Abuja Carnival is a must to be this year
The cultural climate, social status, business tune and the statuesque of reading culture at Nigeria’s capital city, Abuja, is expected to wear a new look between Thursday, November 22 and 25, 2007.
The world’s representatives of arts and culture, stakeholders and practitioners will converge to celebrate Nigeria’s culture at the Abuja Carnival. This annual cultural event has as theme for this year Celebrate Culture, Experience Life.
Among other things, Nobel laureate Wole Soyinka, Professor Femi Osofisan, former director general of National Theatre, and other notable poets within and outside Nigeria would treat the audience with poetry readings.
This is a new and beautiful addition to the catalogue of programmes for the carnival since its inception especially to the literary community.
Also, every night of the carnival is a big party. About five or six artistes would perform per night and exhibitions of arts and culture artefacts and the likes would be mounted daily. There would be food fairs competitions from different ethnic groups and regions at the carnival. Natural drinks such as fresh palm wine, kunu and other varieties from most of Nigeria’s villages and ethnic groups would be available at the carnival.
Chairman of Abuja Carnival Management Committee, Dr. Ahmed Yerima, who is also the director general and chief executive officer (CEO) of the National Theatre/National Troupe of Nigeria, made these information available at a press parley recently.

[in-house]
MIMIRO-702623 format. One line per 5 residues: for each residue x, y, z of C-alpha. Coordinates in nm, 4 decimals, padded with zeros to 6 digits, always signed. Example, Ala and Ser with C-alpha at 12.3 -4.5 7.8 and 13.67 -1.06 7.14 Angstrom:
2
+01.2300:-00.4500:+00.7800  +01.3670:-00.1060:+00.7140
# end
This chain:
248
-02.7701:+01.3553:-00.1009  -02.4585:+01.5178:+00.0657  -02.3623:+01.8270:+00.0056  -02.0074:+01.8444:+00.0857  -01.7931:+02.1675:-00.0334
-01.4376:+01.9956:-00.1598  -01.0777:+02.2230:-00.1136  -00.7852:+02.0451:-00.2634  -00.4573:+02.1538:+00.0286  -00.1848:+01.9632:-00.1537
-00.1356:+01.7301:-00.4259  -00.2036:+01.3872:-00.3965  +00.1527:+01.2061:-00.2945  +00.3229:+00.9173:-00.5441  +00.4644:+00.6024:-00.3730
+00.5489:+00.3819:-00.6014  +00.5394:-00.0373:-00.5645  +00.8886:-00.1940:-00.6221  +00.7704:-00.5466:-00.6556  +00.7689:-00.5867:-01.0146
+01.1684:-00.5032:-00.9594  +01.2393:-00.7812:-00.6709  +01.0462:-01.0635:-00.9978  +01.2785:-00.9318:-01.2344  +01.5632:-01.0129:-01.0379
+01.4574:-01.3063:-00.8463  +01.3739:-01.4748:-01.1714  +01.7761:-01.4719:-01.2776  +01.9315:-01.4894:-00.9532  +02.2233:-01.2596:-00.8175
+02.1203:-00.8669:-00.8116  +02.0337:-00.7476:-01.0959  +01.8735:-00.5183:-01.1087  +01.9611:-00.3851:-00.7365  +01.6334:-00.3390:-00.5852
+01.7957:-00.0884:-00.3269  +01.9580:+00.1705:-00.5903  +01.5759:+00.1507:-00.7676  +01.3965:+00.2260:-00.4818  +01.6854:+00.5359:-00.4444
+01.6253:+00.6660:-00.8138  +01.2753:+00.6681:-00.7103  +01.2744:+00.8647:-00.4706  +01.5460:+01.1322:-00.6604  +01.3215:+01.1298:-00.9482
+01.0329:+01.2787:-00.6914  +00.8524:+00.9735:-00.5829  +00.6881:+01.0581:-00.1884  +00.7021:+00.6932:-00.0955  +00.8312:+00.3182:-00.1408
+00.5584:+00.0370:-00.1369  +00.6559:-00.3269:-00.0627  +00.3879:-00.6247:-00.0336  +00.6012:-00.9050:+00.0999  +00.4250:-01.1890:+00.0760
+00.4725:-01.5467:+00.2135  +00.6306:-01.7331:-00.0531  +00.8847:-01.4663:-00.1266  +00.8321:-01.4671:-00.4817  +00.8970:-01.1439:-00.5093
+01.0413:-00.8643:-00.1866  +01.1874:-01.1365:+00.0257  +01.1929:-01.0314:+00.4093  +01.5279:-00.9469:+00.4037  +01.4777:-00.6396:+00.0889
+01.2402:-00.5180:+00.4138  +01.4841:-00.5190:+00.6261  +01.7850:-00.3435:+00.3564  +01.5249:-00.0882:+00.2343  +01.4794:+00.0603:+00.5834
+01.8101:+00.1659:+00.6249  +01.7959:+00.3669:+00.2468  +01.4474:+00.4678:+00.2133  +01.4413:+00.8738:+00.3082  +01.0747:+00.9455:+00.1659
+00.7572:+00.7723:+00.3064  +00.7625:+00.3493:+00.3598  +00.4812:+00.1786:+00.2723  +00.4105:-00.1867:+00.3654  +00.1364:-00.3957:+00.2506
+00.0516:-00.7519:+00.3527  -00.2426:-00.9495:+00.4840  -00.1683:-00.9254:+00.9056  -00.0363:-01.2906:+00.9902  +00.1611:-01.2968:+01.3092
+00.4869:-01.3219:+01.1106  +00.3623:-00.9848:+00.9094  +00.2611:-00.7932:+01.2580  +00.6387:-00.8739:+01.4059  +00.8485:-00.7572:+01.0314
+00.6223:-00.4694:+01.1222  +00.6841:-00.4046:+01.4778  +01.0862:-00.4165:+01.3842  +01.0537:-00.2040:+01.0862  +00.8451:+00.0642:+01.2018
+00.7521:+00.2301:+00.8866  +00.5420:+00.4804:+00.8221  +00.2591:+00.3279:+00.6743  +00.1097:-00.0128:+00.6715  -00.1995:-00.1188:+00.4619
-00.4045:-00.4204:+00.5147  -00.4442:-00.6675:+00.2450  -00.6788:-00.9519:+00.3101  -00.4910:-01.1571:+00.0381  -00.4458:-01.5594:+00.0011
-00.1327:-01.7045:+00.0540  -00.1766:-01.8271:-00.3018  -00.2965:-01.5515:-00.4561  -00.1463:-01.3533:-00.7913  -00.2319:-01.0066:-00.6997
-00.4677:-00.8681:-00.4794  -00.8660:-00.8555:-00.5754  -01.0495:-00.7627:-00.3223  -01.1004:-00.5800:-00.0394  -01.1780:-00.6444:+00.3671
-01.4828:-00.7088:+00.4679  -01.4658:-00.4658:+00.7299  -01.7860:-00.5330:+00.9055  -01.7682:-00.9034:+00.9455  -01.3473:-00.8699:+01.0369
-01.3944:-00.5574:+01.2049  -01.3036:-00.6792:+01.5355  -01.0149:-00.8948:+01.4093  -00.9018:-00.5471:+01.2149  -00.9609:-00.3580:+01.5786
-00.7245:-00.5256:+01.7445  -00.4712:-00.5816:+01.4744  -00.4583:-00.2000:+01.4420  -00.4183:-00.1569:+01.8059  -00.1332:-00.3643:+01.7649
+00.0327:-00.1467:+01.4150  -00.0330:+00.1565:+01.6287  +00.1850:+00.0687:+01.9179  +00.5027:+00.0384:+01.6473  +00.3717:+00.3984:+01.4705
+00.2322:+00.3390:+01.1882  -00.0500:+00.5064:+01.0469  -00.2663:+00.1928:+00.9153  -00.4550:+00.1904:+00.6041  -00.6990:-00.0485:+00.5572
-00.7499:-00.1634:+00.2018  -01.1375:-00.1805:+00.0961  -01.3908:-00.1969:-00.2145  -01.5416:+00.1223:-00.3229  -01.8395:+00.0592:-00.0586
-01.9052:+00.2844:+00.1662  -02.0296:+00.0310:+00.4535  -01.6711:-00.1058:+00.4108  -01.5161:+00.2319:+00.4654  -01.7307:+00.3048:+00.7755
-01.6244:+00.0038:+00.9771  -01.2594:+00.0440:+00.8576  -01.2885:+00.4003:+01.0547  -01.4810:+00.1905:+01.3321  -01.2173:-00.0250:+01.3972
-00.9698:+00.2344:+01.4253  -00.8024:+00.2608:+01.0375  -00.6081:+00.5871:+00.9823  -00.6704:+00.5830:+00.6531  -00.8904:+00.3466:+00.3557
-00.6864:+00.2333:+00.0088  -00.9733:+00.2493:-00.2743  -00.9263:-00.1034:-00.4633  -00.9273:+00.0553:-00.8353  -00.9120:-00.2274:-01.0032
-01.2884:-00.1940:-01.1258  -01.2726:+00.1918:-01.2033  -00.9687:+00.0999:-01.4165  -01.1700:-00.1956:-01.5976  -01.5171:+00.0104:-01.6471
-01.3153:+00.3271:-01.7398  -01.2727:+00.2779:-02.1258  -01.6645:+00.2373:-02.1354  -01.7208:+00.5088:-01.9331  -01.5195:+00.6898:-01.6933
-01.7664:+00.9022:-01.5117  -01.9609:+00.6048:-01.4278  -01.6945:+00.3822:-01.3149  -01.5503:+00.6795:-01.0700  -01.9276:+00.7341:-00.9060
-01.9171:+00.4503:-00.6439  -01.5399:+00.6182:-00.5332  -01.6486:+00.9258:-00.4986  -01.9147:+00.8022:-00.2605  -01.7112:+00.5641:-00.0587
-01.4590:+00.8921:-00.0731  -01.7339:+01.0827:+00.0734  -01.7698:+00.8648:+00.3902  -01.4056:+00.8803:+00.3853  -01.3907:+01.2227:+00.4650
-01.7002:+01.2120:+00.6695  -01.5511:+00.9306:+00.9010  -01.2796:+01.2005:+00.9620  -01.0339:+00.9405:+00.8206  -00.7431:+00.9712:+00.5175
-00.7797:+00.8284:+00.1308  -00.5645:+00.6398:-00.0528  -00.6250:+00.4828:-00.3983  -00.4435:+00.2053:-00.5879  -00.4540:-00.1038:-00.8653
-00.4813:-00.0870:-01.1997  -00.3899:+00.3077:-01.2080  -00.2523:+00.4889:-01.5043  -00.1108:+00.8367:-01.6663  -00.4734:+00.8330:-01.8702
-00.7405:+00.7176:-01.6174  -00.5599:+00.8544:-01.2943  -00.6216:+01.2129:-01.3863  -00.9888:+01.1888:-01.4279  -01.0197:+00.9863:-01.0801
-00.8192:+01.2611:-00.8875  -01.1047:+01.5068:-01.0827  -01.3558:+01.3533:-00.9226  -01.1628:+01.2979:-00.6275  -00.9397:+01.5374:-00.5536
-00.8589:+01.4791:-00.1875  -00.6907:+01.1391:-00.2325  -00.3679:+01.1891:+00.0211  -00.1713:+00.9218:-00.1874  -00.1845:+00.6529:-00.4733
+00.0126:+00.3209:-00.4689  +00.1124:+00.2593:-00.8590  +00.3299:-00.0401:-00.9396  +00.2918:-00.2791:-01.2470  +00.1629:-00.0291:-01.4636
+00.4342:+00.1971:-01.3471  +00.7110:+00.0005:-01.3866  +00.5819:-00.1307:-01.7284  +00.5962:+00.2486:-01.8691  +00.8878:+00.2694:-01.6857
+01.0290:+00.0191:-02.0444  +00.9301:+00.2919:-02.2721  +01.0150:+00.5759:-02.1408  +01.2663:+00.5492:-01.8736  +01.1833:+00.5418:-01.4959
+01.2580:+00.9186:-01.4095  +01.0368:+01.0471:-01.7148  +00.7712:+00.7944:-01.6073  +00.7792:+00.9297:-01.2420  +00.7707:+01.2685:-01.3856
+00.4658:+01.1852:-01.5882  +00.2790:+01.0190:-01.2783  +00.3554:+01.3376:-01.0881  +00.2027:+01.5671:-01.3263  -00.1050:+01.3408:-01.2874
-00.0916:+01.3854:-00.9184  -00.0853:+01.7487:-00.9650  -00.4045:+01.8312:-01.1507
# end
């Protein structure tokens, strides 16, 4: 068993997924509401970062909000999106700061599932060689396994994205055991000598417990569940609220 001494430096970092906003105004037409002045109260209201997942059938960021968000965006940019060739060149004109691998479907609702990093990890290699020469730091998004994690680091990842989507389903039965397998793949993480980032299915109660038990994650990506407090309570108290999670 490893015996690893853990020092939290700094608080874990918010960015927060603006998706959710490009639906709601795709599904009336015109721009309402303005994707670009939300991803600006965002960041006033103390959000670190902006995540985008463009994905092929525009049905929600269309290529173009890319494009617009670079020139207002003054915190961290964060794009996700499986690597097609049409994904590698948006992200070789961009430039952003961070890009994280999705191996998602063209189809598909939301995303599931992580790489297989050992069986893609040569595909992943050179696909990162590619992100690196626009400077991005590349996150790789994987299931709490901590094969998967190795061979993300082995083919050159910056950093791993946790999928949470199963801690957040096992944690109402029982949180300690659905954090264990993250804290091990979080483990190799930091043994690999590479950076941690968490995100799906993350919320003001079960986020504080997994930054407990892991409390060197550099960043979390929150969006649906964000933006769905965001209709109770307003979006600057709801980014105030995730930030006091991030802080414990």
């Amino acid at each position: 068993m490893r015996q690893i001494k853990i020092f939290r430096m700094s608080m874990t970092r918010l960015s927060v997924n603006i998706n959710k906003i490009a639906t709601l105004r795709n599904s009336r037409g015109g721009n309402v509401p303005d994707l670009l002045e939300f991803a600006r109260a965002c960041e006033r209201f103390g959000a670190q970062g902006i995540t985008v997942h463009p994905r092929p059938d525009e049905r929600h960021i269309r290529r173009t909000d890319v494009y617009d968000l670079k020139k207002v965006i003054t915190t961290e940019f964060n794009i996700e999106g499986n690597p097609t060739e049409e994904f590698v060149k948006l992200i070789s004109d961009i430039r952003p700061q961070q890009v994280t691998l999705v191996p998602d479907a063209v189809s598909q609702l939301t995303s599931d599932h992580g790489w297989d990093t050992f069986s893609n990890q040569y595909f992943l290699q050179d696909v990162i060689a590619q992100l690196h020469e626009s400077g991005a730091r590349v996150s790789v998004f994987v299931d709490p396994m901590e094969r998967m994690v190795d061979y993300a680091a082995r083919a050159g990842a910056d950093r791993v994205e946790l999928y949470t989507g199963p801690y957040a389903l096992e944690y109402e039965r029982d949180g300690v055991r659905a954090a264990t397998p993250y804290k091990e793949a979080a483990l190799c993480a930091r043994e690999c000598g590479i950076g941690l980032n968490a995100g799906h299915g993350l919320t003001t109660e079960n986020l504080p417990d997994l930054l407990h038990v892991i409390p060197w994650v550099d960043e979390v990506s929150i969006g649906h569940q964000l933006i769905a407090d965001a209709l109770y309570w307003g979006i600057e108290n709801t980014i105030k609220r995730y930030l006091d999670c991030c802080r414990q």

The four-day programme, according to Yerima, has been packaged to be the largest street carnival of arts and culture of its kind in the world, with the primary motive of showcasing Nigeria and Nigerians.
The main carnival attractions, which have been speculated to be not less than 200,000 people for each event, include the Durbar at the Royal Equestrian Club, Masquerade Fiesta at the Eagle Square, Children’s Splash at the Millennium Park, and Boat Regatta at Jabi Dam. The Carnival’s Live Stages has been slated for about 400,000 people, Sound System Music would be for about 120,000 people, while Food Fairs and other exhibitions have been programmed for about 80,000 people.